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Would it be plausible for a large animal to transport nutrients through its body through digestive tubules in addition to (or even instead of) the blood? The specific system would be a system of looping tubules branching off from a pump situated at the outlet of the stomach. The tubules will also have to have some sort of orifice that can sense the nutritrition of the juices and let the depleted juices into the intestine. Would this system work for creatures larger than regular spiders and other such animals?

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If I understood correctly, you want to know how large an animal can be with an open circulatory system (which will necessitate a "spider like" digestive system).

I'm thinking about the largest extant animals that fit the bill and my take for it is the giant clam. They can be 120cm wide (~4 feet) and weight up to 200 kg (~440 lb.). I would nominate other animals but then it came to me that cephalopods have closed circulatory systems, so the giant squid is out. Stupidly gigantic jellyfish and colonial animals such as sponges are also out because they don't have a circulatory system.

If you want an animal that is mobile, and specially non-aquatic, then you might have a problem keeping an open circulatory system. Large animals will use circulation not only for food but also for gas exchanges - Square Cubes dictates that tracheas and such are only useful up to certain sizes. That necessitates closing the circulatory system in order to keep it efficient.

We don't know for certain how the circulation for some cambrian animals was, but the Anomalocaris probably had an open circulatory system. It could grow up to a meter long (~3.3 ft) according to Wikipedia, but other sources say it could grow twice as long. It was an apex predator at its time, so it was probably quite active. Jaekelopterus was even bigger, at up to 2.6 meters long (8.5 feet, as long as MCU Thanos is tall) and probably had an open circulatory system as well. That might have been possible because back when those creatures lived, the concentration of oxygen on Earth's atmosphere and seas was higher.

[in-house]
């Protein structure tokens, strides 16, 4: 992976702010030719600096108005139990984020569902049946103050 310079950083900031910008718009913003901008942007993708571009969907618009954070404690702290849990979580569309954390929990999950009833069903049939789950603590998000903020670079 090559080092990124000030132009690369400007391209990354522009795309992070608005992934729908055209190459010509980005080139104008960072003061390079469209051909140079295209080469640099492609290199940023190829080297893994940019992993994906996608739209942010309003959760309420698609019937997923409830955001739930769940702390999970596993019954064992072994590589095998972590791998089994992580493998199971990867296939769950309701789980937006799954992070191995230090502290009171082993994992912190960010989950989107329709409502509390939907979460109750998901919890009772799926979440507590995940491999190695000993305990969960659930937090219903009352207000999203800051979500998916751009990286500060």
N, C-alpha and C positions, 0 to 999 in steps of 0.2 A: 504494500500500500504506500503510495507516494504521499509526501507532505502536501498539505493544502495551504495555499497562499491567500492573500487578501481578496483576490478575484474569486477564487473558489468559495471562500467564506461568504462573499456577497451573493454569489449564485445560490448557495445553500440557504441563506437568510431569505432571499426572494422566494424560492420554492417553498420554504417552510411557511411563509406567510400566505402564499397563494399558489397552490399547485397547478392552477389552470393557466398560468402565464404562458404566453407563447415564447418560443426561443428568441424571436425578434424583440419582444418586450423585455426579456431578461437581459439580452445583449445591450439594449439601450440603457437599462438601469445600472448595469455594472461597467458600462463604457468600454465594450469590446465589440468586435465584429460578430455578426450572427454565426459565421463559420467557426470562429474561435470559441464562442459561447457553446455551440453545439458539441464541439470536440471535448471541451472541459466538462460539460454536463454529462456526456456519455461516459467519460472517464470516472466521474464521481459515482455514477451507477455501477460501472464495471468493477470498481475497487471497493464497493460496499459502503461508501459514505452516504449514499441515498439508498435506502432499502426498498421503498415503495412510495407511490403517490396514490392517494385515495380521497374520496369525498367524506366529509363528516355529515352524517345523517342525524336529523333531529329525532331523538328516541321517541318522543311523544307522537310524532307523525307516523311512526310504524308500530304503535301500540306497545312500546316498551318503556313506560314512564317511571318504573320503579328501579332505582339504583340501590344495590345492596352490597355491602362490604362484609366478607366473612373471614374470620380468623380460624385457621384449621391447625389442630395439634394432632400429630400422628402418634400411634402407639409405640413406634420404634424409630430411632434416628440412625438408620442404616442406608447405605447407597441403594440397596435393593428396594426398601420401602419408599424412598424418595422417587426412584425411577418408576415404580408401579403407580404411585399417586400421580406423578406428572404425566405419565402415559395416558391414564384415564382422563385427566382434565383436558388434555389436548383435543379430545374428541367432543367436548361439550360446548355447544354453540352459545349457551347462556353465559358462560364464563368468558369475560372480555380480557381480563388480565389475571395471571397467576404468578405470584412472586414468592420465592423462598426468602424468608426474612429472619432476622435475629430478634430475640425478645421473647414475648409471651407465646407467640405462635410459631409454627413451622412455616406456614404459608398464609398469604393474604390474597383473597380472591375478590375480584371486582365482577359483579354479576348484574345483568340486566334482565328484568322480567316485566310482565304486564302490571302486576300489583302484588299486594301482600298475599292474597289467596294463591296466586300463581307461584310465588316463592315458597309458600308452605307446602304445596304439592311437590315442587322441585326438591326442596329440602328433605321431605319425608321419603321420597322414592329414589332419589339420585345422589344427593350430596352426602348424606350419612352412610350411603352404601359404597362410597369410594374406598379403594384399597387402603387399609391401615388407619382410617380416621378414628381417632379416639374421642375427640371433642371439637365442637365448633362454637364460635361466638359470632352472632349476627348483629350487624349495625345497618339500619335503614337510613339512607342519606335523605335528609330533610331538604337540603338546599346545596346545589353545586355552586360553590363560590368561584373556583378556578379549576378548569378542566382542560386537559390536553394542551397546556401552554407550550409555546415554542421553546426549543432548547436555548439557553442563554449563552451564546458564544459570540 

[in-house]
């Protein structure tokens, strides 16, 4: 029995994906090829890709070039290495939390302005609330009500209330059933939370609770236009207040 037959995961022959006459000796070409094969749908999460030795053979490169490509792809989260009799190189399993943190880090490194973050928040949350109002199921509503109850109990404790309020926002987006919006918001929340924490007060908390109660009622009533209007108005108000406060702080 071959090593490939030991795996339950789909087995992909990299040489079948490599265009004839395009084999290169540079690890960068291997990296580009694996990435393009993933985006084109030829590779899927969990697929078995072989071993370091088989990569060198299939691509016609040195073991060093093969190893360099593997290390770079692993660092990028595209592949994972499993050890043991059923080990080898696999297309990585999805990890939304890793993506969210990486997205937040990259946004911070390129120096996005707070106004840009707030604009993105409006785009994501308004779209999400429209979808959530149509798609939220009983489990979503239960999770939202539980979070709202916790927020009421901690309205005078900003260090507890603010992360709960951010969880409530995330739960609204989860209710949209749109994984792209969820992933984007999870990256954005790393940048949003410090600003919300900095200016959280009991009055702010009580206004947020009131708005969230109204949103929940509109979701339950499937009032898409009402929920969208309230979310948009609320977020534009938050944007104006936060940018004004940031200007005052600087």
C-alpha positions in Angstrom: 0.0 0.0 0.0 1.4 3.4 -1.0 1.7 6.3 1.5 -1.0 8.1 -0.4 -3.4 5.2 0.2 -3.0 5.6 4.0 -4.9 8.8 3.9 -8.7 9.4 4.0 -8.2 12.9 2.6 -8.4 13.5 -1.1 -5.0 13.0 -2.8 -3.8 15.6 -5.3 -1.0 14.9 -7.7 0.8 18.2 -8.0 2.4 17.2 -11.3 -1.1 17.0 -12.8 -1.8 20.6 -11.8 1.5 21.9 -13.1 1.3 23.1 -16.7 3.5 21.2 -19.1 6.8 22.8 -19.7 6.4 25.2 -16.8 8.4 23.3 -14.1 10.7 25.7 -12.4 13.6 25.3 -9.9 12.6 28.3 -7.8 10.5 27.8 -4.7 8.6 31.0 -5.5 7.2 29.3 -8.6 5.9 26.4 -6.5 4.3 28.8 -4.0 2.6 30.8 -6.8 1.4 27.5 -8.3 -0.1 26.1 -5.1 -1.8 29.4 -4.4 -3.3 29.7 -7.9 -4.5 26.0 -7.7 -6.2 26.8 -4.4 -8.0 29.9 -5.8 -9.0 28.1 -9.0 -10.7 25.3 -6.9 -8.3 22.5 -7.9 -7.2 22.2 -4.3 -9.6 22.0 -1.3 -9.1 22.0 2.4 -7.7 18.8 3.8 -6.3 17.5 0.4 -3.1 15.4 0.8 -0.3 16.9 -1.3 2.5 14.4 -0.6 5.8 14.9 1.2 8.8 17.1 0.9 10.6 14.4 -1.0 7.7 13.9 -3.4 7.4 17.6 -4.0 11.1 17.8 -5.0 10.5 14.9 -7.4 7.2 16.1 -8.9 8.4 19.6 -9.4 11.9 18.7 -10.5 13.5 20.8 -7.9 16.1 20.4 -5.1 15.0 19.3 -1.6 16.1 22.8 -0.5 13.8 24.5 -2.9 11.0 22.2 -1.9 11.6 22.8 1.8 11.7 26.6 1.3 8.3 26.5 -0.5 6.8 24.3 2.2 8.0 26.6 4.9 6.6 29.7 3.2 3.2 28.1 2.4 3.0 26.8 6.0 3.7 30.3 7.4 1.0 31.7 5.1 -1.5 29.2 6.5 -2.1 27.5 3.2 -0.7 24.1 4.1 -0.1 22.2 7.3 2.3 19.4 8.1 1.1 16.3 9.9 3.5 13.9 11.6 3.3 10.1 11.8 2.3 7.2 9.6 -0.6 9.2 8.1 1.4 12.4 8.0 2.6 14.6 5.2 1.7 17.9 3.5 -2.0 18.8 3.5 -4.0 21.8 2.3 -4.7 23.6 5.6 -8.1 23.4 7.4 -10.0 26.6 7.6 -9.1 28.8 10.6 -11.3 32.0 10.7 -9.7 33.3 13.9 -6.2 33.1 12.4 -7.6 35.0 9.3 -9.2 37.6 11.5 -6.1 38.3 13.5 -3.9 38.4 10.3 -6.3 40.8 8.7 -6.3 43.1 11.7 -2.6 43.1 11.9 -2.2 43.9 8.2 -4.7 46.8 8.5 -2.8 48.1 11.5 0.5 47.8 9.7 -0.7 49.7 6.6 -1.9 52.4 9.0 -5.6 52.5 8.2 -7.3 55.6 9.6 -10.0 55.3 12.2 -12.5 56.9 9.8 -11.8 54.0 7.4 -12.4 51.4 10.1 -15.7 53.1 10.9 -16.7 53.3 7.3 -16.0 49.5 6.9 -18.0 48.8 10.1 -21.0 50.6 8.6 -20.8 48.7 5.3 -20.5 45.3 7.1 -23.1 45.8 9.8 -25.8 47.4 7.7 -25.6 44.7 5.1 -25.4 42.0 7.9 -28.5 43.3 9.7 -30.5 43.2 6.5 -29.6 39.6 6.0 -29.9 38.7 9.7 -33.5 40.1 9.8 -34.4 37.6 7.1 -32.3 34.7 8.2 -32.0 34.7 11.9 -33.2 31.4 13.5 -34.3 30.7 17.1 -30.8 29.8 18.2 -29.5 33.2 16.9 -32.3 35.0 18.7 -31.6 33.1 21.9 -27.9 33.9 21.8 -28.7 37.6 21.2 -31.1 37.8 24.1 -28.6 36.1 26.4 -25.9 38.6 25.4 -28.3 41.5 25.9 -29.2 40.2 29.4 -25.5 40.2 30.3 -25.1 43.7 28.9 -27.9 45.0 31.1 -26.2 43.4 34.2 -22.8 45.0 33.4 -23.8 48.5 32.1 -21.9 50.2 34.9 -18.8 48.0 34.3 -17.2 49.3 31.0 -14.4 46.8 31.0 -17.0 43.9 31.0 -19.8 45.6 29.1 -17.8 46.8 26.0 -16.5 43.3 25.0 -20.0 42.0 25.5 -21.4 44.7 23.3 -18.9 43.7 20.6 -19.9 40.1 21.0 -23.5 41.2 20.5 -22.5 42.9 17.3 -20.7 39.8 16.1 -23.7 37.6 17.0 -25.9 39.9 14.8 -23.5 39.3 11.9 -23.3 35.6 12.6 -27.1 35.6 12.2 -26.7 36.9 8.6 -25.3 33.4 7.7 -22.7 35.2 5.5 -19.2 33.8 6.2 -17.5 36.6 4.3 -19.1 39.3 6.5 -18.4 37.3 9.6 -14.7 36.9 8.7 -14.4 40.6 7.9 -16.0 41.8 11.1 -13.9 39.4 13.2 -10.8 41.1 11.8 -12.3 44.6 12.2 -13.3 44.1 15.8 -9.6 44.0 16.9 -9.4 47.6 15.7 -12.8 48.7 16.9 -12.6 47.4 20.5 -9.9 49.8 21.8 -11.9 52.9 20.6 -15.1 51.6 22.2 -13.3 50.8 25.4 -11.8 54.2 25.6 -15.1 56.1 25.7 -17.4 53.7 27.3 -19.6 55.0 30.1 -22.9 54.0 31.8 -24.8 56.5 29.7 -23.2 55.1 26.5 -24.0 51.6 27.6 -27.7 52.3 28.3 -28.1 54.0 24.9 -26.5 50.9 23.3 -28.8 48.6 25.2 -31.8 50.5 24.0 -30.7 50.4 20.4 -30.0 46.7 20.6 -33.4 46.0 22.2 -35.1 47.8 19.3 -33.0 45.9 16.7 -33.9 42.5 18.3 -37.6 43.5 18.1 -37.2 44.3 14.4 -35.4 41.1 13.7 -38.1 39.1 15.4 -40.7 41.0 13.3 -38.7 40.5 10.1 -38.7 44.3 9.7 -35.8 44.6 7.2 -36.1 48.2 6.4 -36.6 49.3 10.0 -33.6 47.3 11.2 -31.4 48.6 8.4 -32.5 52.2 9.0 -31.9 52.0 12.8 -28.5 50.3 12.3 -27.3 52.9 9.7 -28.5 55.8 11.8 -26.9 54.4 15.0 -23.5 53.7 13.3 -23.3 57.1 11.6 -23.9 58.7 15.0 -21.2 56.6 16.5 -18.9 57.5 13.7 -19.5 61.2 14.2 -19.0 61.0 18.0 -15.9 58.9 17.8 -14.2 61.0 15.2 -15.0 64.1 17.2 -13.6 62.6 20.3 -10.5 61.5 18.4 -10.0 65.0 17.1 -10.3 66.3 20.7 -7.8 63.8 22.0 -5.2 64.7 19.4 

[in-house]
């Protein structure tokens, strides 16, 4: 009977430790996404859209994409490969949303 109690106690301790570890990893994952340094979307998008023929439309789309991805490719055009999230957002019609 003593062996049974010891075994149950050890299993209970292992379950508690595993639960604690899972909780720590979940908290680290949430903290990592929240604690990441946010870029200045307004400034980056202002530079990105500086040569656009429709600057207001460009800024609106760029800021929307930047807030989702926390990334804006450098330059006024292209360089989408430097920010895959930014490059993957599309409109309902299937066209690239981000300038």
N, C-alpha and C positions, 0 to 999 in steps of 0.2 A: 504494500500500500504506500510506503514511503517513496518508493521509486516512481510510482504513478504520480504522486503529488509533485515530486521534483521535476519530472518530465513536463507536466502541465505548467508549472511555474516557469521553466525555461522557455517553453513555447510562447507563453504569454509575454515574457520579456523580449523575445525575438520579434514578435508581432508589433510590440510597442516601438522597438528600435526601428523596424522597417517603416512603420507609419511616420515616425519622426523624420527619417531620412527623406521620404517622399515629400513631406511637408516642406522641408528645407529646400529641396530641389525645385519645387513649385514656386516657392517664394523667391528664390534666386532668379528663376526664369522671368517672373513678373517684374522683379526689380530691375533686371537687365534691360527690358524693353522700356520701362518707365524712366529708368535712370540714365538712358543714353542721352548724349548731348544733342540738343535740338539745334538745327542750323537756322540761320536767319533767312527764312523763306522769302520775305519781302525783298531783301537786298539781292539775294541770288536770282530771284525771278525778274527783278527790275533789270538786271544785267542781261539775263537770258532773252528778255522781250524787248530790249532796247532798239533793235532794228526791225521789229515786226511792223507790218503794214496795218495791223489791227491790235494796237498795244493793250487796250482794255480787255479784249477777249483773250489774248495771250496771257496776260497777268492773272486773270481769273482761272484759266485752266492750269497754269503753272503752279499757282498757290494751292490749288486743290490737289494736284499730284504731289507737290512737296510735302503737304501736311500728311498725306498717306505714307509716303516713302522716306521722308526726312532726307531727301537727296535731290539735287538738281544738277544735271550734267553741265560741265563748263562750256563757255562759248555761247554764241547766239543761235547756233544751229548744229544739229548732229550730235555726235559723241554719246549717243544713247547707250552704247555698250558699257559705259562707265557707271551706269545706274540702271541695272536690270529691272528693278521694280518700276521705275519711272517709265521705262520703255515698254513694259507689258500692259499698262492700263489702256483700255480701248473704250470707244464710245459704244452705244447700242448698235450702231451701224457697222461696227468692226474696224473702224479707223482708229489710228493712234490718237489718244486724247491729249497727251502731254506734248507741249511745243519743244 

Size comparison between a regular adult male human and a couple Jaekelopterus species. One of them is smaller than the man, but the other one is about 50% larger than the human.

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  • $\begingroup$ This question is about the digestive system, not the circulatory system $\endgroup$ Commented May 28, 2021 at 20:38
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    $\begingroup$ @IchthysKing for a complex animal, an open circulatory system requires the tubules that spiders have (or something analogous). $\endgroup$ Commented May 28, 2021 at 20:52
  • $\begingroup$ @TheSquare-CubeLaw Yes, but it does not follow that digestive tubules also require an open circulatory system. You need some extra steps to establish that. $\endgroup$ Commented Oct 25, 2021 at 22:06
  • $\begingroup$ I don't think the question is "how large can it become" but simply "can it be large". You seem to be saying (in your comment) that, yes, it can be so. If that's the case, then the circulatory system itself doesn't seem to be of great import. Spider anatomy is not my thing, but I'd really like to see your answer focus on the digestive system itself rather than the circulatory. $\endgroup$
    – elemtilas
    Commented Dec 9, 2021 at 1:40
  • $\begingroup$ @elemtilas the circulatory system is of great import because that is where the law of Square Cubes gets you. At some point an open circulatory system keeps you from getting enough oxygen. The same does not happen with digestive systems. $\endgroup$ Commented Dec 9, 2021 at 13:39

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